HTTP/1.0 200 OK Content-Type: text/html Many Other Countries Try Decriminalization
Pubdate: Wed, 11 Dec 2002
Source: Globe and Mail (Canada)
Page: A10
Copyright: 2002, The Globe and Mail Company
Author: Graeme Smith


Easing marijuana laws would remove Canada from the "lonely corner" it now 
shares with the few remaining Western countries that use criminal 
convictions to punish users, experts say.

As an all-party committee of MPs prepares to release a report in Ottawa 
tomorrow that could recommend decriminalizing marijuana, researchers say 
too many people are unaware that such legal changes are already common 
around the world.

"Pretty much all the countries are doing this," said Benedikt Fischer of 
the Centre for Addiction and Mental Health in Toronto.

Sweden and the United States are among the last countries to enforce strict 
laws against possession. Small-scale possession can mean six months of jail 
time in Sweden and up to four years of jail in the United States. About 
half of all drug convictions in those countries are for cannabis possession.

Most others are moving to more liberal policies, despite international 
treaties such the 1988 Vienna Convention that outlawed possession, purchase 
and cultivation of drugs for personal consumption.

The International Narcotics Control Board declared in 1992 that none of the 
conventions force governments to convict or punish people who use illegal 

That's the legal loophole that authorities in the Netherlands began using 
in the 1970s. Dutch marijuana users can still technically spend a month in 
jail for possession, but police have been told to ignore anyone with less 
than 30 grams, and they tolerate "coffee shops" that sell the drug.

"Despite the overarching framework of prohibition, each country is trying 
to extricate itself," said senior scientist Patricia Erickson, another 
researcher at CAMH. "The overall trend is away from punitive measures."

The trend began with the Dutch, but many other governments have also eased 
their laws. Australia, Austria, Greece, Ireland and the United Kingdom have 
designed legal mechanisms to give marijuana smokers -- especially first 
offenders -- warnings, tickets or treatment instead of punishment.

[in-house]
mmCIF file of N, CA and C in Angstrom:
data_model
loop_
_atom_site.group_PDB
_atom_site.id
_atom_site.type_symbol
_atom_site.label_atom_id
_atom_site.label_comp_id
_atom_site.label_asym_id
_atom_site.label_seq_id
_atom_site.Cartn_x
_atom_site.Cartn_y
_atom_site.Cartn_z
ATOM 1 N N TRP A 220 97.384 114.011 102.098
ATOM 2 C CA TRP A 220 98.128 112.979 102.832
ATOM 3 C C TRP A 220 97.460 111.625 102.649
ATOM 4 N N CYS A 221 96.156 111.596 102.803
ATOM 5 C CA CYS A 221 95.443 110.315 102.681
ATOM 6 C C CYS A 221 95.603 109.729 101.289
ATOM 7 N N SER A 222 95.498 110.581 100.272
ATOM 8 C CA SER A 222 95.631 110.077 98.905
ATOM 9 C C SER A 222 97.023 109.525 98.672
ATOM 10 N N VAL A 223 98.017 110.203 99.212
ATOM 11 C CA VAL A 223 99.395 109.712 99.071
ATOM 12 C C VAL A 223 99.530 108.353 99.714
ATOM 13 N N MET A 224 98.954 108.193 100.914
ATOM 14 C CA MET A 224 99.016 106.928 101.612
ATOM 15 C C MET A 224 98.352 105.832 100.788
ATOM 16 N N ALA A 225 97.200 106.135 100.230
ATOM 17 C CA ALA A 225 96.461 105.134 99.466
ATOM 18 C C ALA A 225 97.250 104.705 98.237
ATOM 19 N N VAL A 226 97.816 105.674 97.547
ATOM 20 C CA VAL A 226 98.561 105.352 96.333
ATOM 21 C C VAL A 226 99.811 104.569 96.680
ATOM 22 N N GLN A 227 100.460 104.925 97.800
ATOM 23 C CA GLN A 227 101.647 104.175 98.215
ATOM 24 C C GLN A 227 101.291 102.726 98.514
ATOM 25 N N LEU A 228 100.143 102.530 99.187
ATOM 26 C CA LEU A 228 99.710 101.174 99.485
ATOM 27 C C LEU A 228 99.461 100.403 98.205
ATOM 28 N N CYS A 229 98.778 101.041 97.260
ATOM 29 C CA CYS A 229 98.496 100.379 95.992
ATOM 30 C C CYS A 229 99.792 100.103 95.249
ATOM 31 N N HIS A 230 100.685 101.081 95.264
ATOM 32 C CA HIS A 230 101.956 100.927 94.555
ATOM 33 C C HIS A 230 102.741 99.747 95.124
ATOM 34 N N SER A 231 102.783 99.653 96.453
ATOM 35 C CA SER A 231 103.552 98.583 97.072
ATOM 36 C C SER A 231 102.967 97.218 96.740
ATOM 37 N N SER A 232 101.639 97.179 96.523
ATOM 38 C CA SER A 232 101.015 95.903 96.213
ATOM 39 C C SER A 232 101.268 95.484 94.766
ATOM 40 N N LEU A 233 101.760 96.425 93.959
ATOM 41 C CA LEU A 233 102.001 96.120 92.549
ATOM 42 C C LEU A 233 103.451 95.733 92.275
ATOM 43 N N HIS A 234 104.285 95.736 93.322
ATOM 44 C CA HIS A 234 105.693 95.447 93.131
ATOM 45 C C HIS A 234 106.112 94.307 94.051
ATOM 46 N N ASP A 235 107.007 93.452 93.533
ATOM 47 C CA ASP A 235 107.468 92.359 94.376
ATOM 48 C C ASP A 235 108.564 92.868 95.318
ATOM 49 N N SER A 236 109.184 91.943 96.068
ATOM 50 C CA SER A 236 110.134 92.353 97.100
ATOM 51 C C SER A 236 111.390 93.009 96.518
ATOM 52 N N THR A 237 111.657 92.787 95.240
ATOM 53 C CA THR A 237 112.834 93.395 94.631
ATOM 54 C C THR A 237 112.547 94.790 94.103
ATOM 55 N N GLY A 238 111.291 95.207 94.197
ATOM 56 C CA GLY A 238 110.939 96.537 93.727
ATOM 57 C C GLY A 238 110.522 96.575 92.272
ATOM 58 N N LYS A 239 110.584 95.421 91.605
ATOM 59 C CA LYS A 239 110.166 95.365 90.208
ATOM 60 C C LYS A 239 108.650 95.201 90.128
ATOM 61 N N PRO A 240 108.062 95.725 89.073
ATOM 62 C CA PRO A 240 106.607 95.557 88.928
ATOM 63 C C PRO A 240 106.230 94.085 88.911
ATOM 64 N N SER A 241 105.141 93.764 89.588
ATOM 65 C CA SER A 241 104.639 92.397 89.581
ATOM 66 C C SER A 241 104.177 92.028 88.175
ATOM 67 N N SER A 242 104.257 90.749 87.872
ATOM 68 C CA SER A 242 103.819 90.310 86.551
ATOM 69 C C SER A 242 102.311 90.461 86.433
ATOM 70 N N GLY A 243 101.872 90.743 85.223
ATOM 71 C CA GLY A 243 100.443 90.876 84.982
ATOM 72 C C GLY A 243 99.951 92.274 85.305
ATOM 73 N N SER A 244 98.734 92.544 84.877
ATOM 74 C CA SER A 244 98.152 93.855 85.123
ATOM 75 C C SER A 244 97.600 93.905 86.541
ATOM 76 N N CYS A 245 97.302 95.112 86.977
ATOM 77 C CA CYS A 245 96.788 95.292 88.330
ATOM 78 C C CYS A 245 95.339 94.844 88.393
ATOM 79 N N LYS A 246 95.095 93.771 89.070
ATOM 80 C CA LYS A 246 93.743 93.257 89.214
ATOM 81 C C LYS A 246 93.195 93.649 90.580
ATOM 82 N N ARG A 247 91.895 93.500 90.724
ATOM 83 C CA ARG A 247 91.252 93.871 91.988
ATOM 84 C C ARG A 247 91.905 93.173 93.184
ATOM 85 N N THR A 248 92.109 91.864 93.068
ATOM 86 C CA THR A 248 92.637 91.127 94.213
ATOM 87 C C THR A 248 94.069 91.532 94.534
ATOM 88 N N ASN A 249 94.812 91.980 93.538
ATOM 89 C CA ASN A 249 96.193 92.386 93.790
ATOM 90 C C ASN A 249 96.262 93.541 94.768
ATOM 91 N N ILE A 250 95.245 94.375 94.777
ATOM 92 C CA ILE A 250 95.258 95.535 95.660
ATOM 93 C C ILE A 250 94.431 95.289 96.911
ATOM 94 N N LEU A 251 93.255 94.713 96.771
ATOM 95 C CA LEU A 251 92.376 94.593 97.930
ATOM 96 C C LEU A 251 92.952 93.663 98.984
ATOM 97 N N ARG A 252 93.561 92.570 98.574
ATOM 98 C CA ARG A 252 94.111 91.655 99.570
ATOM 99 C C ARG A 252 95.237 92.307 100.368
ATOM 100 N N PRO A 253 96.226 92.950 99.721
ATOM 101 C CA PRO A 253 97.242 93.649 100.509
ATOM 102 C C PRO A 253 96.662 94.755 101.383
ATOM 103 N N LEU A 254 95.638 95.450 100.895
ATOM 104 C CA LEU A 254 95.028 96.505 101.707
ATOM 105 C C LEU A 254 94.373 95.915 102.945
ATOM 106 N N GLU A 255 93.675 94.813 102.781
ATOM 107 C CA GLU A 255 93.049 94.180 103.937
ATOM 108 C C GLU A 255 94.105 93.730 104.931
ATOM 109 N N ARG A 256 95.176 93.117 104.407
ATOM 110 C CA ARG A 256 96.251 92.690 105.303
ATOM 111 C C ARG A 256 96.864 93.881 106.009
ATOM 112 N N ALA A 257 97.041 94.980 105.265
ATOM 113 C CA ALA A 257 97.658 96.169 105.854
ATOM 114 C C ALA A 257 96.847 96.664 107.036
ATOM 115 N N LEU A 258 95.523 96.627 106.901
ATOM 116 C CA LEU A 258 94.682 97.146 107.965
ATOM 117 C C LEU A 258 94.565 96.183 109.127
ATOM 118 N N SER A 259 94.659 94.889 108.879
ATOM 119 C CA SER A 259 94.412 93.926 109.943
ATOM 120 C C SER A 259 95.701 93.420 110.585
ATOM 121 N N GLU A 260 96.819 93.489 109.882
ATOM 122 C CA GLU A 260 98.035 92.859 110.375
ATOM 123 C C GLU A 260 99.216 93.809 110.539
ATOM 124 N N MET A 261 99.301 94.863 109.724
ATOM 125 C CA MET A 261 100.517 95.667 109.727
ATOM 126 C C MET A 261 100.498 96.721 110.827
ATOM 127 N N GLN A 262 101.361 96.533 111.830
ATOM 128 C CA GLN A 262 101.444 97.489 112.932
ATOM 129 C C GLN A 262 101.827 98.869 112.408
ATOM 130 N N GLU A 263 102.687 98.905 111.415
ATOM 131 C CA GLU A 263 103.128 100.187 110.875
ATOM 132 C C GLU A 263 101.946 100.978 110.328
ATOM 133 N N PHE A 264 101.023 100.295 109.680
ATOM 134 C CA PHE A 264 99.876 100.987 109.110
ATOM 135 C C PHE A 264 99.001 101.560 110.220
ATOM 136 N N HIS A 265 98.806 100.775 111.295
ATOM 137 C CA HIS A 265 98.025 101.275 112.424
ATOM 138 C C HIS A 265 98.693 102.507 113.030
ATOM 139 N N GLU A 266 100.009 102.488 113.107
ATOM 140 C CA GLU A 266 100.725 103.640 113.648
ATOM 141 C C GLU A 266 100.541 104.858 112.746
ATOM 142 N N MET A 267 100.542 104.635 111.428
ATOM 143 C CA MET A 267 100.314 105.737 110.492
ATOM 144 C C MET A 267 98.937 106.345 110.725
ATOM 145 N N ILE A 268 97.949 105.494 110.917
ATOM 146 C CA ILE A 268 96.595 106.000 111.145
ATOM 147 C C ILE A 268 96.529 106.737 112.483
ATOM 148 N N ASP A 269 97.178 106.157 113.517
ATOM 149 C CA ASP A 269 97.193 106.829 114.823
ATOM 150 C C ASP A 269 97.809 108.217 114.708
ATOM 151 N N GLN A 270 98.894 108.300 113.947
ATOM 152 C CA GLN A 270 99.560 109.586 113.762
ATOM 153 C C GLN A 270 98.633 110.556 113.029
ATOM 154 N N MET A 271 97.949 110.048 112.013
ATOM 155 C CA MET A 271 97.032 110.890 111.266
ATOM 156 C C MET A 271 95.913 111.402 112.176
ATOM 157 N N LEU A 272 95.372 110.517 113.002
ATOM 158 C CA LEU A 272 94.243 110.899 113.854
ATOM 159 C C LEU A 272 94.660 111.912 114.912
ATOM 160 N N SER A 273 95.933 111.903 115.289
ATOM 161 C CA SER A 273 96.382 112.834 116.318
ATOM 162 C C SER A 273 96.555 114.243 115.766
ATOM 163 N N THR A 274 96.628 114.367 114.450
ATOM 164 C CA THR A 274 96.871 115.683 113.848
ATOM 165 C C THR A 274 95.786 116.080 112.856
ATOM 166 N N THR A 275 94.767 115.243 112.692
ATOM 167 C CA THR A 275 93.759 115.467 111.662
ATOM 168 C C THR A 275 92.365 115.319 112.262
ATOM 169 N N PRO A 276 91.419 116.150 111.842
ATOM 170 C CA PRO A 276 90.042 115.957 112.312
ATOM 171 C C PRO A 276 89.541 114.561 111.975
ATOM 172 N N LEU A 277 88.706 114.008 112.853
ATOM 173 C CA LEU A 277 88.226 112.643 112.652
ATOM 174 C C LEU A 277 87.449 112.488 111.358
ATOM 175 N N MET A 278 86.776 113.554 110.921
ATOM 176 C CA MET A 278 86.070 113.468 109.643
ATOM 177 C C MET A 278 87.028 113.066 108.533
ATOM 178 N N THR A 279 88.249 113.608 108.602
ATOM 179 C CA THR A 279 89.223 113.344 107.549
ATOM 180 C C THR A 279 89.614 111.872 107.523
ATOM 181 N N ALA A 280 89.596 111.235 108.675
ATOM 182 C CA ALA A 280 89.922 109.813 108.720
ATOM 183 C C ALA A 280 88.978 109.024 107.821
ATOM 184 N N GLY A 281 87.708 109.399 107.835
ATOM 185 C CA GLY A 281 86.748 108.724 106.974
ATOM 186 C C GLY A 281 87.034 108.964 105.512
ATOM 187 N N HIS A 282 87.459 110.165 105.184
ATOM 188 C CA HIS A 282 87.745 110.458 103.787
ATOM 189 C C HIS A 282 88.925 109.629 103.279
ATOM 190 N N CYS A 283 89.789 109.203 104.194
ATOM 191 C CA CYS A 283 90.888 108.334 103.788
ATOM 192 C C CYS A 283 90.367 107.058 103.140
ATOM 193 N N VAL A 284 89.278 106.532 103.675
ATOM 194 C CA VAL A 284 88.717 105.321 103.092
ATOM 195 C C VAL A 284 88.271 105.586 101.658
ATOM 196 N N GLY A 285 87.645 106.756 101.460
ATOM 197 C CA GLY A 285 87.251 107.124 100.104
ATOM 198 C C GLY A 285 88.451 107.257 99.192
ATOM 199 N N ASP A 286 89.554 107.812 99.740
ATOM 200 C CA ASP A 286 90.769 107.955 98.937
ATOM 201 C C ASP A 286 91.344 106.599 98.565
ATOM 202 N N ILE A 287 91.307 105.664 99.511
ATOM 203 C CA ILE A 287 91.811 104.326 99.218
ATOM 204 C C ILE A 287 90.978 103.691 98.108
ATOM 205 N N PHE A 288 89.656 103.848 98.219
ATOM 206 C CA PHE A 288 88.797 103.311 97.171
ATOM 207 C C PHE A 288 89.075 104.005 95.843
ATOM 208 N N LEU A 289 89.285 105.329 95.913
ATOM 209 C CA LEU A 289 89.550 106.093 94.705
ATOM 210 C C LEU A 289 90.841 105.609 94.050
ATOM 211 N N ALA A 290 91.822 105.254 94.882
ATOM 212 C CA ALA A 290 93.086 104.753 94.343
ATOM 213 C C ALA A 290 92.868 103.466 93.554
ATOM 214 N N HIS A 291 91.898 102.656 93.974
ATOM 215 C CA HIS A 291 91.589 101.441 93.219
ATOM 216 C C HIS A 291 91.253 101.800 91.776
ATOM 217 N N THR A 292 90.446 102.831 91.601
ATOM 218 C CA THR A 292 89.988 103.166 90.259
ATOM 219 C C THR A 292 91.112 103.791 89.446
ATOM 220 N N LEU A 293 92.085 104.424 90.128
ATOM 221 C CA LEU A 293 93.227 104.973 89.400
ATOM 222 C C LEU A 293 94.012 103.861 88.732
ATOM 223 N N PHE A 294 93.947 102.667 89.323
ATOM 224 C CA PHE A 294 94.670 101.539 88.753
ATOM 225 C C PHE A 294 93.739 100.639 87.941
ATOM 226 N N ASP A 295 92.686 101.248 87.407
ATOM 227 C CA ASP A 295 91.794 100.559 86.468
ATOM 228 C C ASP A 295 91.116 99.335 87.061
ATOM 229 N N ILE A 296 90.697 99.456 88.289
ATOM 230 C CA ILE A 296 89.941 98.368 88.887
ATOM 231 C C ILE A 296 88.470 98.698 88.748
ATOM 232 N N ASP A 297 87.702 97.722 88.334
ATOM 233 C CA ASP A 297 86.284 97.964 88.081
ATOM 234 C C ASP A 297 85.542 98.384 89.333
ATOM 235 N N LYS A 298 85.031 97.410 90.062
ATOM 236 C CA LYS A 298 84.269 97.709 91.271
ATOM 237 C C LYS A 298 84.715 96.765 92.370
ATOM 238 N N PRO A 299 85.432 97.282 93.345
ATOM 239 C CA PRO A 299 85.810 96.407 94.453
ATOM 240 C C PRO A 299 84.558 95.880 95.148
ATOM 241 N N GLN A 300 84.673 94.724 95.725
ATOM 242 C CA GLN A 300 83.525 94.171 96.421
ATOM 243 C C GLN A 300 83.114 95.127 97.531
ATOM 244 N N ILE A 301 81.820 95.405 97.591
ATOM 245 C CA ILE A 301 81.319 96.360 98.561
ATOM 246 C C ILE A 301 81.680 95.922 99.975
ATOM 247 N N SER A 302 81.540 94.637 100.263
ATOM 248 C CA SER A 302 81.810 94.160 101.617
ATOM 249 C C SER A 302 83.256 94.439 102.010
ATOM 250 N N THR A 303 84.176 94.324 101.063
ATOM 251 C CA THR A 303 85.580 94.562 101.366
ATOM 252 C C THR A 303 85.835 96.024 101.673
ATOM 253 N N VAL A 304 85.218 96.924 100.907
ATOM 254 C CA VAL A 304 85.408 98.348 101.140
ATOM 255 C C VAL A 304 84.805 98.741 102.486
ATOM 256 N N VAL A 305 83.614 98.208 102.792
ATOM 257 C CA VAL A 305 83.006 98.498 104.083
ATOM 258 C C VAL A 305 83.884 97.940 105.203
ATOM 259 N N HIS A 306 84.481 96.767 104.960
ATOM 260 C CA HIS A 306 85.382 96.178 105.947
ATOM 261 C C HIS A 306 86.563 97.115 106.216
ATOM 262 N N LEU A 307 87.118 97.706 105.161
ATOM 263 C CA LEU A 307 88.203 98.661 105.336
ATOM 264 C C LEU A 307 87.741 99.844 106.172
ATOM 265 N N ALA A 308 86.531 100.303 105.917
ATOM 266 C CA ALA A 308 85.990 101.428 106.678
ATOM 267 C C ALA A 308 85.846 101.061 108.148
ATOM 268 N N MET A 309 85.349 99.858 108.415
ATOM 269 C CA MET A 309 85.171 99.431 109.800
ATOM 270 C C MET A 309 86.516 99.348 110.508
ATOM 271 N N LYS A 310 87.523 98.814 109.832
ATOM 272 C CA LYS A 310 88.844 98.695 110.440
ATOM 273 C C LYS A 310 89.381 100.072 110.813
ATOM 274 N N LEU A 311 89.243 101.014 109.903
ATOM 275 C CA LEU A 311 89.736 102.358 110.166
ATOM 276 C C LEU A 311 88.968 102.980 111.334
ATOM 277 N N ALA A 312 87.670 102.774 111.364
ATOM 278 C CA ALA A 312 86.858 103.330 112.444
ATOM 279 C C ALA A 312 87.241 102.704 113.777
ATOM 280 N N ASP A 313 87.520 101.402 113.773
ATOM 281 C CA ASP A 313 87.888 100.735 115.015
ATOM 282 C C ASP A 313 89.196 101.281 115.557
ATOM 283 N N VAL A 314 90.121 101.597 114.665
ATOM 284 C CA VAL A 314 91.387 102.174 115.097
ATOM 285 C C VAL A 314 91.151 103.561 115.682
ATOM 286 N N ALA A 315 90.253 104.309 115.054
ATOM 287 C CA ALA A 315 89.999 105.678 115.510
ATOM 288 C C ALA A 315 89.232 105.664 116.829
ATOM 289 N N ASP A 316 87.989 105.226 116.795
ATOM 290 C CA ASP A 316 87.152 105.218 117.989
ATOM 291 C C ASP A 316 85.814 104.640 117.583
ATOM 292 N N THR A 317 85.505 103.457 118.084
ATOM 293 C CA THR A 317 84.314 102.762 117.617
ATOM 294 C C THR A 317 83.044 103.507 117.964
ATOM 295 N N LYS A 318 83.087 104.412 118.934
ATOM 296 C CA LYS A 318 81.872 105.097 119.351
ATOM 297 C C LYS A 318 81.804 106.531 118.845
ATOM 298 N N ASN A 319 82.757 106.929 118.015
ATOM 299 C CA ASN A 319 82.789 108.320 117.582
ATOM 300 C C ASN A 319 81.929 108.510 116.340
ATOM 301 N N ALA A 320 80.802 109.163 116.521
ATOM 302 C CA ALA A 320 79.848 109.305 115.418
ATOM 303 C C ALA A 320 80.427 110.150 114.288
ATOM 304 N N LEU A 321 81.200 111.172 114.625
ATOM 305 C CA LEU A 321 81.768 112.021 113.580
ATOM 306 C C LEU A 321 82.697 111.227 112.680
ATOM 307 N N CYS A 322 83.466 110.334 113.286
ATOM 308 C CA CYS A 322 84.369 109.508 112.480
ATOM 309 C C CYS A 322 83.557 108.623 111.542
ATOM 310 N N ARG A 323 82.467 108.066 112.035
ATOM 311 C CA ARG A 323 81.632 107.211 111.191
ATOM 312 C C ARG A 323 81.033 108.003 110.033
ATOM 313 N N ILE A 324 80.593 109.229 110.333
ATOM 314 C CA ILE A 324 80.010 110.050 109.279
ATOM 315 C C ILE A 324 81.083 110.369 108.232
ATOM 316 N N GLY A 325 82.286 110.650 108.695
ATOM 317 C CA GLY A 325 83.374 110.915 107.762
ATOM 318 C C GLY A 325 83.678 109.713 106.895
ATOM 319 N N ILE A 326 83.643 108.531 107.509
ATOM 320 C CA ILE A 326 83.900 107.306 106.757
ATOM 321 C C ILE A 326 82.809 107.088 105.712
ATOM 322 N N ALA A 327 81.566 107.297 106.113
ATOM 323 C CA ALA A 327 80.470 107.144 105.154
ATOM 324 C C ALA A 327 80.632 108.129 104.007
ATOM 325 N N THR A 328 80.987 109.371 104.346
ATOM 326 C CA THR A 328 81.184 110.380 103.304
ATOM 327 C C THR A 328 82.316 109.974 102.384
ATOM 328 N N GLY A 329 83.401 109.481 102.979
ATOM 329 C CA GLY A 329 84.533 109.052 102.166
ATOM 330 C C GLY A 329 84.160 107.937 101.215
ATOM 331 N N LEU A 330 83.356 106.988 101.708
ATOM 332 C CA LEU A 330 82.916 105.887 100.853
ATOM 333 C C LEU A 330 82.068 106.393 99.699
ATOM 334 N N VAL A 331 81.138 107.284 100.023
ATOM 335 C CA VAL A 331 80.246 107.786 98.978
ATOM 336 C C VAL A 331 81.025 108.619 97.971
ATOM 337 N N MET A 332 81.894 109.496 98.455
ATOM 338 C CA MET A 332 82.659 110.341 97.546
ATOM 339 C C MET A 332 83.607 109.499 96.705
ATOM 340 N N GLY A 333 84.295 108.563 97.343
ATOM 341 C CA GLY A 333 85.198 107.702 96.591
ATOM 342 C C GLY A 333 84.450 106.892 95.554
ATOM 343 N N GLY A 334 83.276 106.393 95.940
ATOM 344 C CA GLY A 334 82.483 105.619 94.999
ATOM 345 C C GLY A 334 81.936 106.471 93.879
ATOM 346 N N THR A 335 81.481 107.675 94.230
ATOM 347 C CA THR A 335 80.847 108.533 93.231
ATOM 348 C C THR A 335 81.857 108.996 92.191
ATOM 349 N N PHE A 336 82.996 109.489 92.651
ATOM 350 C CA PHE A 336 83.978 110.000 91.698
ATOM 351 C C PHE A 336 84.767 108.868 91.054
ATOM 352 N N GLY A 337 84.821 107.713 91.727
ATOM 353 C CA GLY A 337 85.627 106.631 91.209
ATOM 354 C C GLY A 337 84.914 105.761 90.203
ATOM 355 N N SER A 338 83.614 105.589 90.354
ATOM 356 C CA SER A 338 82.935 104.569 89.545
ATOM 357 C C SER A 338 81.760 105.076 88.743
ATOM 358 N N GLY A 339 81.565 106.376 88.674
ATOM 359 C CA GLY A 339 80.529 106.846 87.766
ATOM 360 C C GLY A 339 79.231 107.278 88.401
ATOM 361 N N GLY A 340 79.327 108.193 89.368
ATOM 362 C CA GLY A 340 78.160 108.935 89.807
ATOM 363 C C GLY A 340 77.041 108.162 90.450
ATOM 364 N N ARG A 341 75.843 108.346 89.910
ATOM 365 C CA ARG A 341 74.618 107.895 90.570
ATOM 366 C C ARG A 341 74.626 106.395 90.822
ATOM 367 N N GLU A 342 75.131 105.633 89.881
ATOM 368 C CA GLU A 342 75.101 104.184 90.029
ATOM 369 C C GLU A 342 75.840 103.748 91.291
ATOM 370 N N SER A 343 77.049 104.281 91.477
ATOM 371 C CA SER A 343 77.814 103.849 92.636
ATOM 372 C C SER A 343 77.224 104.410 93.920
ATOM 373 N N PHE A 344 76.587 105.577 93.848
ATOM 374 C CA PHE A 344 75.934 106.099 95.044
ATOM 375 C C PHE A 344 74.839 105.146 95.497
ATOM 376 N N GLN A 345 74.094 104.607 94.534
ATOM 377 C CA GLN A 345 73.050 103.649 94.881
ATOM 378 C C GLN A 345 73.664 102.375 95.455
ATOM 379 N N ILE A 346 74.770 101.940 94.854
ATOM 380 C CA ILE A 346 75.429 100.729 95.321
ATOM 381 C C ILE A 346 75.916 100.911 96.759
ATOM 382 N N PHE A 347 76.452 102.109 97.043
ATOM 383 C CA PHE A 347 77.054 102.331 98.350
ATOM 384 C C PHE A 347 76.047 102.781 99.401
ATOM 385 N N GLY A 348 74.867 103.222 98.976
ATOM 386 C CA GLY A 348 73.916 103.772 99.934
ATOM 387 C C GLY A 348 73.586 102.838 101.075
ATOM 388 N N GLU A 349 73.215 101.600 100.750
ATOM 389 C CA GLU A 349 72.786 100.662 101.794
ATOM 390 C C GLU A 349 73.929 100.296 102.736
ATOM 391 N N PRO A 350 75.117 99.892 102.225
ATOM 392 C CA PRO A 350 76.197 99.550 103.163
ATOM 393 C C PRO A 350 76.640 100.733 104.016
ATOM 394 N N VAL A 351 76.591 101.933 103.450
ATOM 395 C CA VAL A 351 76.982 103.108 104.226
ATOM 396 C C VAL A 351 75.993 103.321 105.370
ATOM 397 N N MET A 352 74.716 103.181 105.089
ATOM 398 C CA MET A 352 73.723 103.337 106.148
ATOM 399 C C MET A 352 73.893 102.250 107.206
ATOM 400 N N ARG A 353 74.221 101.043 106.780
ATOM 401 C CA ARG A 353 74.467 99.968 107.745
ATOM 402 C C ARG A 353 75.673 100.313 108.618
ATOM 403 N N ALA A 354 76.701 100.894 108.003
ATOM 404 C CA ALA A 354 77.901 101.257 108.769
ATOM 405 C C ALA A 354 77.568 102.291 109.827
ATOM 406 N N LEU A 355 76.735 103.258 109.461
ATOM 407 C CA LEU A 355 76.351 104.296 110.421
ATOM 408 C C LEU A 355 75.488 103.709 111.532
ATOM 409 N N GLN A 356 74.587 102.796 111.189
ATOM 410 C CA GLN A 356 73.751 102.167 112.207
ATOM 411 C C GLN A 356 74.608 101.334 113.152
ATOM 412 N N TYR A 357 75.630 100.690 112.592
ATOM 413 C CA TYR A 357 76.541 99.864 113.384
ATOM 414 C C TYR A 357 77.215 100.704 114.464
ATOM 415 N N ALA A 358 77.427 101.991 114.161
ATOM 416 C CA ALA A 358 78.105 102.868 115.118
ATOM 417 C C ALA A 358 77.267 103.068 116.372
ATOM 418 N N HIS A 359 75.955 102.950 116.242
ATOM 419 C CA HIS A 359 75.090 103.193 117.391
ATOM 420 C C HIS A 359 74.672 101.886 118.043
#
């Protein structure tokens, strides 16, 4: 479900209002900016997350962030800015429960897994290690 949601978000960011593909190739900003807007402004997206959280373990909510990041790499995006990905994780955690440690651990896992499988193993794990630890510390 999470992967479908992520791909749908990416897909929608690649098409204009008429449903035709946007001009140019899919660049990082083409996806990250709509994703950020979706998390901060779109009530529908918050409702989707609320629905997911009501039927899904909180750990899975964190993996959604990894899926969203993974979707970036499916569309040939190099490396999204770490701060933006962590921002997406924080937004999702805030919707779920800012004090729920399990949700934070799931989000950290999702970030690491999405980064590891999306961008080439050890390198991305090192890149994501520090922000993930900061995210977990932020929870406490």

Some jurisdictions have claimed success with these non-criminal measures 
because the drug users aren't saddled with criminal records, and burdens on 
the court system are generally lighter.

But some decriminalized systems are actually more Draconian than the laws 
they replaced, Mr. Fischer said, because police officers who might have 
chosen to turn a blind eye in the past are now writing numerous, expensive 

"Sometimes these new forms of social control can be much more onerous," Mr. 
Fischer said. "You can make the system much worse."

Other countries are more permissive, even though strict laws remain on the 
books. Belgium, Denmark, Germany and Switzerland operate with de facto 
decriminalization because prosecutors or police have wide discretion about 
whether to pursue possession cases and usually don't consider them 
important. Swiss authorities are even debating whether to allow marijuana 

Another group of countries, including Italy, Spain and Portugal, has passed 
laws fully decriminalizing marijuana. In Portugal, for instance, drug users 
are now exempt from criminal proceedings and are referred instead to health 

Canada's proximity to the United States shouldn't keep it from joining the 
global trend, said Eric Single, a professor of public health at the 
University of Toronto. Americans are unlikely to risk crossing the border 
to buy marijuana if Canada liberalizes its laws, he said, because the drug 
is already so readily available in the U.S. But like other experts, he said 
it's still unclear how changes in Canada's laws will compare with those of 
other countries.
- ---
MAP posted-by: Beth